The blessings and challenges of an interfaith family
As mentioned in our introductory post “Raising citizens of the World“, we are an interfaith family, I’m an Orthodox Christian and my husband is Jewish. Our family is a beautiful syncretism and, for us, religion is a source of long hours of passionate dialogues. Since the very beginning we enjoyed talking through our beliefs, but we’ve never allowed ideological debates to push us apart. Even though we like the excitement that accompanies religious or metaphysical discussions, we often end up agreeing that the search for the sacred is a very private quest, which doesn’t have to be embraced by the other.
This lax attitude is probably determined by the way our religious identities are moulded. My husband has a secular mindset, while I’m attached to my faith and, from a very small age, I had a “thirst for God”. We both, however, embrace universalism and equality of religious beliefs. Living in the Netherlands, within a very secular, multicultural, community, makes things easier. Religion is just a topic of discussion, like so many others, which are meant to be enjoyed while having a glass of wine, or a cup of coffee. Disagreements exist, but they are civilised.
As regards our families or friends, we have never encountered pressure. They accepted our “union”, as they wanted us to be happy. Their unforeseen openness gave us a profound feeling of belonging and brought us closer. This is why we fly to see them as often as possible. Just to be with them, for Christmas or Easter in Romania, and for Pesach, Rosh Hashana in Israel. We find tremendous joy in all our “different” families ‘celebrations as we see them as ways to come together, connect and learn more about our rituals and traditions.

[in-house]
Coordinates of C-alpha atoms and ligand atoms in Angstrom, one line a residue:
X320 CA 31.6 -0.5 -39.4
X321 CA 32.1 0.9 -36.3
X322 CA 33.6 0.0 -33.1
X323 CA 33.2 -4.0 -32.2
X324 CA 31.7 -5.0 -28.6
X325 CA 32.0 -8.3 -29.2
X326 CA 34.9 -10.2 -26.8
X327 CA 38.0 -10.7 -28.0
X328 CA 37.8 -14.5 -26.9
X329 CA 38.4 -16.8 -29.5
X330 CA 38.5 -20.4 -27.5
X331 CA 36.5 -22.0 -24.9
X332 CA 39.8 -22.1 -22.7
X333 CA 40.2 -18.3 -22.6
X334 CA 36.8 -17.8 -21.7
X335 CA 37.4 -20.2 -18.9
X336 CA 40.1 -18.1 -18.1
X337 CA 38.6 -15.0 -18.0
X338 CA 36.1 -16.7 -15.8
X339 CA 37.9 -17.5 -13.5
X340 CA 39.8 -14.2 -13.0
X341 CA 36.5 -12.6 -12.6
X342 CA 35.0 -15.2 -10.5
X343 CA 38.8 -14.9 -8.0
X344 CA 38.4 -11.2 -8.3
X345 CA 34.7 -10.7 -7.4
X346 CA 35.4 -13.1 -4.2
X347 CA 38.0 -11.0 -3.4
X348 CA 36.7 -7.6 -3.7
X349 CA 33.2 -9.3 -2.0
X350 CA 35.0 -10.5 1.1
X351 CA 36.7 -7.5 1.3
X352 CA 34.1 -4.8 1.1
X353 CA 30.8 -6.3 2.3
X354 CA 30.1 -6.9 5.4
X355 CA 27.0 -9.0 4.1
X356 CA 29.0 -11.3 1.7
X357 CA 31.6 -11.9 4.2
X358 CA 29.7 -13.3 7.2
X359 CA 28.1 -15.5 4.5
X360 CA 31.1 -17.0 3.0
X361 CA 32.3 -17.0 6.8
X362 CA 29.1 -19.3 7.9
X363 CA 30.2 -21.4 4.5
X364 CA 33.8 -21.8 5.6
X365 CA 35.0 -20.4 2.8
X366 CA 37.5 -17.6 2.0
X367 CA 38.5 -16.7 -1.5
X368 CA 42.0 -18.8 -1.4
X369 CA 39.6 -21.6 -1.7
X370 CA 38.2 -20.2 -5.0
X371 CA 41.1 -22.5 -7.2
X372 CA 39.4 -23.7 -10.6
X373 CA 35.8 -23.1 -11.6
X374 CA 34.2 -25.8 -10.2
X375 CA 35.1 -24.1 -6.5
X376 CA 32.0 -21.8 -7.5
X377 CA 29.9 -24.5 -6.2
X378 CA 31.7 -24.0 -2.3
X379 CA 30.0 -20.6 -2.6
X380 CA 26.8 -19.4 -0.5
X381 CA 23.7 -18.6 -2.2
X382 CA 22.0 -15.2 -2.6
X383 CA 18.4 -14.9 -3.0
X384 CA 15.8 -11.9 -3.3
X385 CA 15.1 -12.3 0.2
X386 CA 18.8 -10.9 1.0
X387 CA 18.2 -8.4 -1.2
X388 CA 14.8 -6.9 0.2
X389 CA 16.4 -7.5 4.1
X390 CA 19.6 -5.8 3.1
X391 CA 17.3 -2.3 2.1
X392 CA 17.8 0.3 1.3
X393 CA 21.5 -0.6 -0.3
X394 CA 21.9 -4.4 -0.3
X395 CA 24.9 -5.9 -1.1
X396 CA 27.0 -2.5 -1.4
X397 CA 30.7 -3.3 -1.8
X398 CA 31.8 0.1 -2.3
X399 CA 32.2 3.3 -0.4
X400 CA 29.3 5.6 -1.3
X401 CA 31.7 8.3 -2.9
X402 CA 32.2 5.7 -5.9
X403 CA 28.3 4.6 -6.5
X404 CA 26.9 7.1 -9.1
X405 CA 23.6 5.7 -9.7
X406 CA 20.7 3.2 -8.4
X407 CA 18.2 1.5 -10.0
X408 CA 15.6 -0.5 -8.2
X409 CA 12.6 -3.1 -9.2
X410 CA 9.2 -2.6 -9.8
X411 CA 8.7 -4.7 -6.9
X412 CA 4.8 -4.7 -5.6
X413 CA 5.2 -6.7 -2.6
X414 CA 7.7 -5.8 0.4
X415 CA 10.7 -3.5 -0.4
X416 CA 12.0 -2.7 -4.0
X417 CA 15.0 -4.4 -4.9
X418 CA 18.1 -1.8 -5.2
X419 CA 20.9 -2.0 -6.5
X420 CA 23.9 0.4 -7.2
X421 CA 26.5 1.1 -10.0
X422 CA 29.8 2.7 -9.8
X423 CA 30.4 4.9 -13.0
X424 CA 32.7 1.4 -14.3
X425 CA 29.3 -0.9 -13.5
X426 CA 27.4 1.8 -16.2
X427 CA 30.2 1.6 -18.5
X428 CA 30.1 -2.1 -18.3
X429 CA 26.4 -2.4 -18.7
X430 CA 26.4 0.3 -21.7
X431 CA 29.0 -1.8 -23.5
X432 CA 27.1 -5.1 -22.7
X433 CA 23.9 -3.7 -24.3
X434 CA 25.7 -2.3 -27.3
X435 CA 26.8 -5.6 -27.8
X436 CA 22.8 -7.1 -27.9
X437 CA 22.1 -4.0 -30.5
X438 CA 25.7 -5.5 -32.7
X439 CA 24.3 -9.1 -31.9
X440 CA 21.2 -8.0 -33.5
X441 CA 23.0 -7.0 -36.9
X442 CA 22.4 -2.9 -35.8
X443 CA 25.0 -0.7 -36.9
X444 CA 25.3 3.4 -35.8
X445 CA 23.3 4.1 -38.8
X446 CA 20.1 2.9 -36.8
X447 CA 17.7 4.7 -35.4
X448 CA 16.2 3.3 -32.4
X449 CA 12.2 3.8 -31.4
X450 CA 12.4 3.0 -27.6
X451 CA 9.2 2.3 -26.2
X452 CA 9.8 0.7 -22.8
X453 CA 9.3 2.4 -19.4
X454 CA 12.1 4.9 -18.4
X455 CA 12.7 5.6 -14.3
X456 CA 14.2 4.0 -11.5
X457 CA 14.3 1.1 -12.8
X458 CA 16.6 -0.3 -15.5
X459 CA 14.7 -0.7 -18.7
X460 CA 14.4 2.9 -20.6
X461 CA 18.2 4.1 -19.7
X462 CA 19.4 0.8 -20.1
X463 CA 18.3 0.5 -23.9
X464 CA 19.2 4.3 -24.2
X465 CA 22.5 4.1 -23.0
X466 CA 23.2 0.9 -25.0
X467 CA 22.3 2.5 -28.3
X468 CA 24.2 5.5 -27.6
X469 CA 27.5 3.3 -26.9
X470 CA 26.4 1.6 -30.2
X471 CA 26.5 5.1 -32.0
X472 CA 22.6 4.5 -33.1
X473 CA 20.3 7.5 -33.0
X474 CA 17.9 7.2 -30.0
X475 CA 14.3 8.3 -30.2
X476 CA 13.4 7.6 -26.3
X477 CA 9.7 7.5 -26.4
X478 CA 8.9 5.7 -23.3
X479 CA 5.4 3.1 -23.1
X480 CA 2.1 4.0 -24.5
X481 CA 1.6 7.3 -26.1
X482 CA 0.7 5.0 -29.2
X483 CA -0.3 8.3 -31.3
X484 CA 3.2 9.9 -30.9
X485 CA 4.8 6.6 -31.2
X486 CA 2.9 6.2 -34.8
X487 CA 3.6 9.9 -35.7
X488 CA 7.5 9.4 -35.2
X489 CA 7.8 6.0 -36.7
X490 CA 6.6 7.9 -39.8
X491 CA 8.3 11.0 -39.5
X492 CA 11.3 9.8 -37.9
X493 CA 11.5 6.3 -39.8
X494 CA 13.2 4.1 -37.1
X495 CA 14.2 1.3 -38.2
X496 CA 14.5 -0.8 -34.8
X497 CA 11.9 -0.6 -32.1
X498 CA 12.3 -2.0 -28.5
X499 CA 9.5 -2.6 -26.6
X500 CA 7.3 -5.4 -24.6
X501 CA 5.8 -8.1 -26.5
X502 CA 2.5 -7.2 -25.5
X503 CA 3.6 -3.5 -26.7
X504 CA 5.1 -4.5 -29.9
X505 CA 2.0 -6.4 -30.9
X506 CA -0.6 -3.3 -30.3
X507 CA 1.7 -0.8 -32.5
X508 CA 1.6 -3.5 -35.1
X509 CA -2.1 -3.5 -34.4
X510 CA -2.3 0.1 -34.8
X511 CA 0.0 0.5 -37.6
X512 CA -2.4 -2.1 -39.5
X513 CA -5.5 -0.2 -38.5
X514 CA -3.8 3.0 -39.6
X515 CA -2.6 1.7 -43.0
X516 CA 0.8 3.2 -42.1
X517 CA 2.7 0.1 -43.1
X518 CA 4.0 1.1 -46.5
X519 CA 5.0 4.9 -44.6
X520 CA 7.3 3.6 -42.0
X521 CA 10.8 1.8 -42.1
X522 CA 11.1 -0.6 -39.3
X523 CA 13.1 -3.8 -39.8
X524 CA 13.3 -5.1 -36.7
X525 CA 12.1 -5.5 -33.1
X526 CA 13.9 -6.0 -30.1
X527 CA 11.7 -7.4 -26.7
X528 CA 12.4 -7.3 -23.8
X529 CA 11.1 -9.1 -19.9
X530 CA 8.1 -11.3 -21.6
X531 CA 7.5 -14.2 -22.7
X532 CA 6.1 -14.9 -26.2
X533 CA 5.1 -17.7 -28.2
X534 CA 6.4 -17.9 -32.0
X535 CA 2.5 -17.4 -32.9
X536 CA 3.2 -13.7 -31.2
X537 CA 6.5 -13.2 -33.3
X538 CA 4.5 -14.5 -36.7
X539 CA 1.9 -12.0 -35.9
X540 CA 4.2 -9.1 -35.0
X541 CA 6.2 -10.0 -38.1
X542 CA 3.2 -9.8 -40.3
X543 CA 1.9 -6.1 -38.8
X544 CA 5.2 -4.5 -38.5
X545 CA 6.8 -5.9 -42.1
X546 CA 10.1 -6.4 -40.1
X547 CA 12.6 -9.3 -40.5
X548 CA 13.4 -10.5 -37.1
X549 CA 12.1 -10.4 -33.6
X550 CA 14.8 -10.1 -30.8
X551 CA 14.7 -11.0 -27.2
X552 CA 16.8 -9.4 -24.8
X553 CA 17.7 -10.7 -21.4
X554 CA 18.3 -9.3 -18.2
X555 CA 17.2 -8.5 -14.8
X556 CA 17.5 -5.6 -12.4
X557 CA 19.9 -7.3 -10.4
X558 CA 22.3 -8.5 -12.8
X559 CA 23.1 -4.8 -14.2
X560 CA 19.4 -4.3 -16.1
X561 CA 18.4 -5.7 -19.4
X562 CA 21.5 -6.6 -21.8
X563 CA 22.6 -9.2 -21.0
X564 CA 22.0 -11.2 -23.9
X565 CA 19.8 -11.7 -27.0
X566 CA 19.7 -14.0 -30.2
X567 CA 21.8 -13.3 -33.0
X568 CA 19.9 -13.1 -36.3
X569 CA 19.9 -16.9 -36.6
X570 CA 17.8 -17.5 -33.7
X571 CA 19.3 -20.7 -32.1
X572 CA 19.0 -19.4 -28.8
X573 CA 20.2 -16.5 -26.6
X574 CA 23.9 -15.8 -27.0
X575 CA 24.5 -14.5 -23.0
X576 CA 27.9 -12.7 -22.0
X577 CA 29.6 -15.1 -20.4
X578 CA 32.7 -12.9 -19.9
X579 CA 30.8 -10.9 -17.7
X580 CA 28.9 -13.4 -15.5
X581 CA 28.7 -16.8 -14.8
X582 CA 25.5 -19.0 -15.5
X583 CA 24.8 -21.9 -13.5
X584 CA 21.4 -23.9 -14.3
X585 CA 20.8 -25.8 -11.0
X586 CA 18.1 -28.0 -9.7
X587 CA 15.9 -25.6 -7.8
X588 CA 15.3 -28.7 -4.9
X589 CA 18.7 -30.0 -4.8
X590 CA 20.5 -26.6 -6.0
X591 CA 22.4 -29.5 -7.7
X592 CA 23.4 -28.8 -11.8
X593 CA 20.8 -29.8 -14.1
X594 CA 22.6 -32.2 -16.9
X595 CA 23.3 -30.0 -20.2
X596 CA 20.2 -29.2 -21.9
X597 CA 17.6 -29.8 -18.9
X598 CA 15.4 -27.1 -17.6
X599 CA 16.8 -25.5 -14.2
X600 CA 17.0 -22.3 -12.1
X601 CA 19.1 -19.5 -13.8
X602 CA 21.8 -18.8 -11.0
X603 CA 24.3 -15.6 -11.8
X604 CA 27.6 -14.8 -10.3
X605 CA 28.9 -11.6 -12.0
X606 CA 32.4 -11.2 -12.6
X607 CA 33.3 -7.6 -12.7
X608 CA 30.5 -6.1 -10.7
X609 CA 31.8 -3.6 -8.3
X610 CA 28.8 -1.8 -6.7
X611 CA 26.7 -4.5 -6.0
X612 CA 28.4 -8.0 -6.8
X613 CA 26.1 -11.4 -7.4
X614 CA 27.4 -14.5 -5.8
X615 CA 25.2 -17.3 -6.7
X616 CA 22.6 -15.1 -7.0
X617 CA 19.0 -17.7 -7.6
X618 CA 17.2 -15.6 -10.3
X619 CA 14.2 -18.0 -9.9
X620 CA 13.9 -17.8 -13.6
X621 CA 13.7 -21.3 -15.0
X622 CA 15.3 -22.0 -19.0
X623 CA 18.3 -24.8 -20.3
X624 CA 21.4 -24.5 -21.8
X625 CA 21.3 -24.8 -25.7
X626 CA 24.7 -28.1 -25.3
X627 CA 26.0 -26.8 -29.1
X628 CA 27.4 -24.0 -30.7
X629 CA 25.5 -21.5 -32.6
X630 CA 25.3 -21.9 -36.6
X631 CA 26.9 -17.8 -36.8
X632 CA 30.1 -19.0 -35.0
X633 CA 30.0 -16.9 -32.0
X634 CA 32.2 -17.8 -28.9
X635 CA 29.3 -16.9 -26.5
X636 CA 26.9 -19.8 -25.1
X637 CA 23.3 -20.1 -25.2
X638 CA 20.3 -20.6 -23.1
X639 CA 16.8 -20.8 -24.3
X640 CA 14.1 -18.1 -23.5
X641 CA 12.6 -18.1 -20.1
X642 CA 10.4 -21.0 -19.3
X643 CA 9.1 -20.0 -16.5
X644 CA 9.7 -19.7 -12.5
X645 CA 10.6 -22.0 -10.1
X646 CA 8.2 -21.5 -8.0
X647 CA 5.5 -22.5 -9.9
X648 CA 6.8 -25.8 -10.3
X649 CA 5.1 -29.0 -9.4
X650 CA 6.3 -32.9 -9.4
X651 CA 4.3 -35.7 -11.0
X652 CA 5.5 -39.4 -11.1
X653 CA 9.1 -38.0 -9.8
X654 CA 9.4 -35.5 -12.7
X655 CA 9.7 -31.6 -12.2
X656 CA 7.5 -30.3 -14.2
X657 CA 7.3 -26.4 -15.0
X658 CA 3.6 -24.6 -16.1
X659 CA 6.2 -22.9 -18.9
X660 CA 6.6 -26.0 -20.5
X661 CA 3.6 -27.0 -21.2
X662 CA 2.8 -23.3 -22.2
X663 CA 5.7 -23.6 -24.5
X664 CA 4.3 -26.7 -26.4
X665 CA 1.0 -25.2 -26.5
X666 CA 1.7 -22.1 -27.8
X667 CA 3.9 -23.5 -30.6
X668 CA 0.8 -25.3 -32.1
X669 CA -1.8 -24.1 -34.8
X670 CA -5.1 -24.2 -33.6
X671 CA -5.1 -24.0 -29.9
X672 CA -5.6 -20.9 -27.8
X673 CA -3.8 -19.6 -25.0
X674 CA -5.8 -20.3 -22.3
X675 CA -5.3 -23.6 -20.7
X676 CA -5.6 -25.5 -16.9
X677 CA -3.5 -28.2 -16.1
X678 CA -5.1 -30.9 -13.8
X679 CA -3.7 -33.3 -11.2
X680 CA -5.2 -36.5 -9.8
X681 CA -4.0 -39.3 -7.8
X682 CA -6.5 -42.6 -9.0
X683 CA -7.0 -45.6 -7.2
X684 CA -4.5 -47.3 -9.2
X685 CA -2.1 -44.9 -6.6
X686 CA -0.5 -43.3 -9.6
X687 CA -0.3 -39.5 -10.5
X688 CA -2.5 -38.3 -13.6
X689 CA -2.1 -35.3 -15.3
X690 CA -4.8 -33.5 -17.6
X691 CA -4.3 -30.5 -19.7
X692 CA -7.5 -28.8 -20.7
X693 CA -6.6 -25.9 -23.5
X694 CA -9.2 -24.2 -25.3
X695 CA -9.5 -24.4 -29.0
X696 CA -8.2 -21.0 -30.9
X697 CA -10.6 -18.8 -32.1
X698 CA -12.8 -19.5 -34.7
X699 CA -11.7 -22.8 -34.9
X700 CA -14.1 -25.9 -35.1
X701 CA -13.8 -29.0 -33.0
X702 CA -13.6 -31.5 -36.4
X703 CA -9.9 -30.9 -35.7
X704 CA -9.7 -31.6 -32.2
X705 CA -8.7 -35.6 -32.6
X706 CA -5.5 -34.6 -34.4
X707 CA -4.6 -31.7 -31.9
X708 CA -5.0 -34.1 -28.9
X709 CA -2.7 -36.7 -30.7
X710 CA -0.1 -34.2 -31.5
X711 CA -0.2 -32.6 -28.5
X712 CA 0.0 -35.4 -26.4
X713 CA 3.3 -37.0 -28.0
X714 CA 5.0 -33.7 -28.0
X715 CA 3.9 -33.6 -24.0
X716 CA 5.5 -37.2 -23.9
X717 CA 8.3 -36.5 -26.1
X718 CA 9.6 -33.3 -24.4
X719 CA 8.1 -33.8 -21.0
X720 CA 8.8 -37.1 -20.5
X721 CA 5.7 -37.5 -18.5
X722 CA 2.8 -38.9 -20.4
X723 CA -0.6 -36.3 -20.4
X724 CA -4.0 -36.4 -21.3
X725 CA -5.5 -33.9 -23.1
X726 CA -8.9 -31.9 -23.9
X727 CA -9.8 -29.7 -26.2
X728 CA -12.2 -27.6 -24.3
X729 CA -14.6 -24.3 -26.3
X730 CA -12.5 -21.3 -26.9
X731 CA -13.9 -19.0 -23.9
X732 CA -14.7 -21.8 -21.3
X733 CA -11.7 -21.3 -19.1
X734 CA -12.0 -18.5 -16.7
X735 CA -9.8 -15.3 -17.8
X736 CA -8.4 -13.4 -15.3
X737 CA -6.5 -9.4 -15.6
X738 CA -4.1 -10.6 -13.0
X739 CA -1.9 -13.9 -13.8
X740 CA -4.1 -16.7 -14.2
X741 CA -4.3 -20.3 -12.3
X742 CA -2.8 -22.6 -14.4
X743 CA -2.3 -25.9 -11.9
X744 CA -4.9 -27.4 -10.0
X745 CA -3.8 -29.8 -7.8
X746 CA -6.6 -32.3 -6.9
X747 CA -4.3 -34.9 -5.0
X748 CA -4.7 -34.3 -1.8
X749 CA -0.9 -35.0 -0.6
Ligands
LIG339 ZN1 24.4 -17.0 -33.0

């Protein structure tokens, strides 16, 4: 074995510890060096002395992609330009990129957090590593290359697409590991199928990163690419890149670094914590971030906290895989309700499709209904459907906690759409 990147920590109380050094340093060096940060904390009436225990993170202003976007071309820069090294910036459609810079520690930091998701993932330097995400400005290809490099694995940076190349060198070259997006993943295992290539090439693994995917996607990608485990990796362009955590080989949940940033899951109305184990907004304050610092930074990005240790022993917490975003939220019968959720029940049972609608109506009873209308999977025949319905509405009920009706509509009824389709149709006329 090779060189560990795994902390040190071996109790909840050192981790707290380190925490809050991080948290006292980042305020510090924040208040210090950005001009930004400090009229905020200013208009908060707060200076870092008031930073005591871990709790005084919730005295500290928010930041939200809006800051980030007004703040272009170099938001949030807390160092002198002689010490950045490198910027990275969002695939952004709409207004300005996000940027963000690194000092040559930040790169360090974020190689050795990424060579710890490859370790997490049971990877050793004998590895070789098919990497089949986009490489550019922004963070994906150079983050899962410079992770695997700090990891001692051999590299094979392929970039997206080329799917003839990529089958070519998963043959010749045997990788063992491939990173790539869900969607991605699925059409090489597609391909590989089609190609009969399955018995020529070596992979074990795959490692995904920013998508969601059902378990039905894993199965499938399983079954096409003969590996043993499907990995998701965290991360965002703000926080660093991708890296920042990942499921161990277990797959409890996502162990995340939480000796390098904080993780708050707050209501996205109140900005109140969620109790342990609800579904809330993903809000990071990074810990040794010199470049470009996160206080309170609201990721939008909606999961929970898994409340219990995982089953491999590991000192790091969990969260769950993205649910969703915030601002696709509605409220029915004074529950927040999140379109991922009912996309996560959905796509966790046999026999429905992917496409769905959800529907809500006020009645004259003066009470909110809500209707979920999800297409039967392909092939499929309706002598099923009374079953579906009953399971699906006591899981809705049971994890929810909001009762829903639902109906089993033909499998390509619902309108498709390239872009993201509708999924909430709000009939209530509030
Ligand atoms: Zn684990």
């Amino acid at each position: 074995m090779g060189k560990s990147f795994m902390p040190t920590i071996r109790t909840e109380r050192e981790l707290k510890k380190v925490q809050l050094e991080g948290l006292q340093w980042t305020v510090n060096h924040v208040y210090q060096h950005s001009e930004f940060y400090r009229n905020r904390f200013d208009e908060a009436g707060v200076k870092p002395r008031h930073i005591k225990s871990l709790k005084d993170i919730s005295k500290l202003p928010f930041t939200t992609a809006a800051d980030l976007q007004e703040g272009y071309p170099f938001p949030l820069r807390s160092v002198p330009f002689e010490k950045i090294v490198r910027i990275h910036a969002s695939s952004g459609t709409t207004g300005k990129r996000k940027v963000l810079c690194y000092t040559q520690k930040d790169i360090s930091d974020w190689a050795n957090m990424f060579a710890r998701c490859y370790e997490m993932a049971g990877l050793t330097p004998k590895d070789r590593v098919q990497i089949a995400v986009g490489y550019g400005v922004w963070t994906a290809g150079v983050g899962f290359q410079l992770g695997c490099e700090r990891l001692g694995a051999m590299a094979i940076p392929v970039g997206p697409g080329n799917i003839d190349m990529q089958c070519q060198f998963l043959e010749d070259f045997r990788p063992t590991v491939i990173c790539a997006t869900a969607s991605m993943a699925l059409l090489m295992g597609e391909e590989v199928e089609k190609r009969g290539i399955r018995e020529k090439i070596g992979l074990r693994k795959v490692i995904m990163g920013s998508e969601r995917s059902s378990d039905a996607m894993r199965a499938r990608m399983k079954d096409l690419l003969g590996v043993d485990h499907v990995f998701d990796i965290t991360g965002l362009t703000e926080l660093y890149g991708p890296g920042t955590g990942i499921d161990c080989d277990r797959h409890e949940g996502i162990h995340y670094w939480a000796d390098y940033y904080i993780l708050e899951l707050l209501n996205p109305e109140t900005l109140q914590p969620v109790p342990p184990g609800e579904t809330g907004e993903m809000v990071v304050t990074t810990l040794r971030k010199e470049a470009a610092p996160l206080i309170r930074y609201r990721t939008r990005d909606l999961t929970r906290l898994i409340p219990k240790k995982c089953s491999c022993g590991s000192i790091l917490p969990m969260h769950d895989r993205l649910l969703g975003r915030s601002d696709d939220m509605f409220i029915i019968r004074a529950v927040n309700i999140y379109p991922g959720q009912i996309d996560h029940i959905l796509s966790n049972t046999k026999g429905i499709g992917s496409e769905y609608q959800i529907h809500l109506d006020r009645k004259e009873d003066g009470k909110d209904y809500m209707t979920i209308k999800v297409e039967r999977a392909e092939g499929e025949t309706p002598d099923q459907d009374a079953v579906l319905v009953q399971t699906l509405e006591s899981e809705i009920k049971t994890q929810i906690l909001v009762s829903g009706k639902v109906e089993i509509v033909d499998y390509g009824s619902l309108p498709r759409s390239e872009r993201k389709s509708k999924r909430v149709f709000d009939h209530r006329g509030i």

In the ten years that we’ve spent together, we have nevertheless also dealt with challenges and the most significant one regarded our wedding ceremony, more precisely the moment we realized that it was impossible to have a religious one. For me that was a painful moment. In a way it has also been the moment I’ve started questioning my religious affiliation. Not my faith, but my adherence to dogma.
Today we have a little daughter. Often people ask us how are we going to raise her. Unsurprisingly, as she is only 18 months, she has yet no understanding of all of this. She was, nevertheless, blessed by a woman rabbi, when she was younger than 6 months and she seemed curious about the entire ceremony. Around the same time, she was baptised in an Orthodox church. The full immersion shocked her a bit, but the little spoon of wine made up for all of that.
For us it seemed natural to introduce her to both faiths and this is probably the path we are going to follow. Introducing her to the major religious systems and hoping that she will develop a sort of religious curiosity. Apart from this, we would like her to find poetry in biblical or spiritual stories, but above all to cultivate in her a deep sense of compassion.
We strongly believe that the world of our children is wider than ours and teaching them to be kind and to love across lines of faith, or cultural differences, or any difference is the most valuable lesson we owe them.
Ps. Should you agree or disagree with our posts, please let us know. We will cherish any sorts of comments.